Complexities of the herbal nomenclature system in traditional Chinese medicine (TCM): lessons learned from the misuse of Aristolochia-related species and the importance of the pharmaceutical name during botanical drug product development

Phytomedicine. 2007 Apr;14(4):273-9. doi: 10.1016/j.phymed.2006.05.009. Epub 2006 Jul 24.


Herbs used in traditional Chinese medicine (TCM) have diverse cultural/historical backgrounds and are described based on complex nomenclature systems. Using the family Aristolochiaceae as an example, at least three categories of nomenclature could be identified: (1) one-to-one (one plant part from one species): the herb guan mutong refers to the root of Aristolochia manshuriensis; (2) multiple-to-one (multiple plant parts from the same species serve as different herbs): three herbs, madouling, qingmuxiang and tianxianteng, derived respectively from the fruit, root and stem of Aristolochia debilis; and (3) one-to-multiple (one herb refers to multiple species): the herb fangji refers to the root of either Aristolochia fangchi, Stephania tetrandra or Cocculus trilobus; in this case, the first belongs to a different family (Aristolochiaceae) than the latter two (Menispermaceae), and only the first contains aristolochic acid (AA), as demonstrated by independent analytical data provided in this article. Further, mutong (Akebia quinata) is allowed in TCM herbal medicine practice to be substituted with either guan mutong (Aristolochia manshuriensis) or chuan mutong (Clematis armandii); and mu fangji (Cocculus trilobus) by guang fanchi (Aristolochia fangchi) or hanzhong fangji (Aristolochia heterophylla), thereby increasing the risk of exposing renotoxic AA-containing Aristolochia species to patients. To avoid these and other confusions, we wish to emphasize the importance of a pharmaceutical name, which defines the species name, the plant part, and sometimes the special process performed on the herb, including cultivating conditions. The pharmaceutical name as referred to in this article is defined, and is limited to those botanicals that are intended to be used as drug. It is hoped that by following the pharmaceutical name, toxic herbs can be effectively identified and substitution or adulteration avoided.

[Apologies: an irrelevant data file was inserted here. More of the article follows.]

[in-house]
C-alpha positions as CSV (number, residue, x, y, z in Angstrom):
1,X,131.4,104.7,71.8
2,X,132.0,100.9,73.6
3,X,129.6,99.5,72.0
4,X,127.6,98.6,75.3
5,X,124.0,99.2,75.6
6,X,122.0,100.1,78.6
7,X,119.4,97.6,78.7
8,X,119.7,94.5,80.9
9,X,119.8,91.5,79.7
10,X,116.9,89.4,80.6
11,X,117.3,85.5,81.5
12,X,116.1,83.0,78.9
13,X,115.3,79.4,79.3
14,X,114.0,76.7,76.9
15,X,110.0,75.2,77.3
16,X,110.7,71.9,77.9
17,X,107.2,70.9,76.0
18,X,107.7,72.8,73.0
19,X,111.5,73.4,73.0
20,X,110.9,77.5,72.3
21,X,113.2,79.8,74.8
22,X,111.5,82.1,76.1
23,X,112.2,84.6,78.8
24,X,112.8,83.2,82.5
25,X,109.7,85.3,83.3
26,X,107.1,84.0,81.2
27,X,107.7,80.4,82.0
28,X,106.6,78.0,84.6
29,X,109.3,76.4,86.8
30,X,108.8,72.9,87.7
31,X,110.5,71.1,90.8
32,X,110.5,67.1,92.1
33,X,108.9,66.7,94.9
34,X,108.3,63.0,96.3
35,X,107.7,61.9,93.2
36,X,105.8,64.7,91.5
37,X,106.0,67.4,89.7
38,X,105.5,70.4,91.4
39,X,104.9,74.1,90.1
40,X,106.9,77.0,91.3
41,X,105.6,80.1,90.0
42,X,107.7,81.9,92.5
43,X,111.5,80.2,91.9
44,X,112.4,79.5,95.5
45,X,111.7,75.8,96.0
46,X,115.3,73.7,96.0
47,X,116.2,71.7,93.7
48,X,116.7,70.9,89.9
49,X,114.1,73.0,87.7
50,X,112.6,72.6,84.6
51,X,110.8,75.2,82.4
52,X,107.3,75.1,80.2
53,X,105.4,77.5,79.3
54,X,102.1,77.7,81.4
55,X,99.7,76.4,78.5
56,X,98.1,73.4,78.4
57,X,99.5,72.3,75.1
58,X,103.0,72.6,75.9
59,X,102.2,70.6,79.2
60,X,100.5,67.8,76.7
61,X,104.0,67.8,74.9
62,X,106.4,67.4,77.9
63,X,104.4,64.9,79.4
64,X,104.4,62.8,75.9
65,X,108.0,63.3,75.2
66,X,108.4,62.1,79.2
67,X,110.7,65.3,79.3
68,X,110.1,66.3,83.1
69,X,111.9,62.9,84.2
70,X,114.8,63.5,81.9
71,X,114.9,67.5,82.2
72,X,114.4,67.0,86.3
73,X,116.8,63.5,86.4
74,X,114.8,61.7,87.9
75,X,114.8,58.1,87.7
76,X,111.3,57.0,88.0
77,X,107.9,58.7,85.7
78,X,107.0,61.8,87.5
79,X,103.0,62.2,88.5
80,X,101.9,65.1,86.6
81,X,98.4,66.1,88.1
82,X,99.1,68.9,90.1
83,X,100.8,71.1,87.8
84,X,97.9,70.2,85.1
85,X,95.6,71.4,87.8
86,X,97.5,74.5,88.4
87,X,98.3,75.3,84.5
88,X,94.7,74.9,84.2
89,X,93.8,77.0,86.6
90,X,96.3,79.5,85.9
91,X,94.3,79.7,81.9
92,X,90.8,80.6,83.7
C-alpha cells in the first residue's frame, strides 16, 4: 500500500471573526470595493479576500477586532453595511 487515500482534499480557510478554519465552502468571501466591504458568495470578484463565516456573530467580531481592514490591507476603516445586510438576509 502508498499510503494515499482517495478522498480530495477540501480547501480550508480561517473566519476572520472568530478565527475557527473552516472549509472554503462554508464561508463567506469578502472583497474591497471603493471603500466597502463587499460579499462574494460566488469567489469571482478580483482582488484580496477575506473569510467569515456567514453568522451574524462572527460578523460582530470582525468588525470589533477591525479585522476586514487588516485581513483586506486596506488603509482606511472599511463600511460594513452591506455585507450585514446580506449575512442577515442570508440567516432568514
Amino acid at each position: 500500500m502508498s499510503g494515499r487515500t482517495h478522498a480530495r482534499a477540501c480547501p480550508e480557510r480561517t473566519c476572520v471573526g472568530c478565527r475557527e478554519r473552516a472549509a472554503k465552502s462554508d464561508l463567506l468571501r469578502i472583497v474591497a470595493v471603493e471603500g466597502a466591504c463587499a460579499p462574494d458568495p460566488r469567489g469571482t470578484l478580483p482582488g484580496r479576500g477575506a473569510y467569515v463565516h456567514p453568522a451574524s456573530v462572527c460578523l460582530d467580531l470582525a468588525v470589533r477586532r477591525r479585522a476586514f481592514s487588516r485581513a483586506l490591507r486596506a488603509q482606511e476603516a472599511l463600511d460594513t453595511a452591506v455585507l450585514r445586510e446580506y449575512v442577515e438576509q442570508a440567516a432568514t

MeSH terms

  • Aristolochia / classification*
  • Drug Labeling
  • Drugs, Chinese Herbal*
  • Humans
  • Medicine, Chinese Traditional
  • Phytotherapy*
  • Terminology as Topic


  • Drugs, Chinese Herbal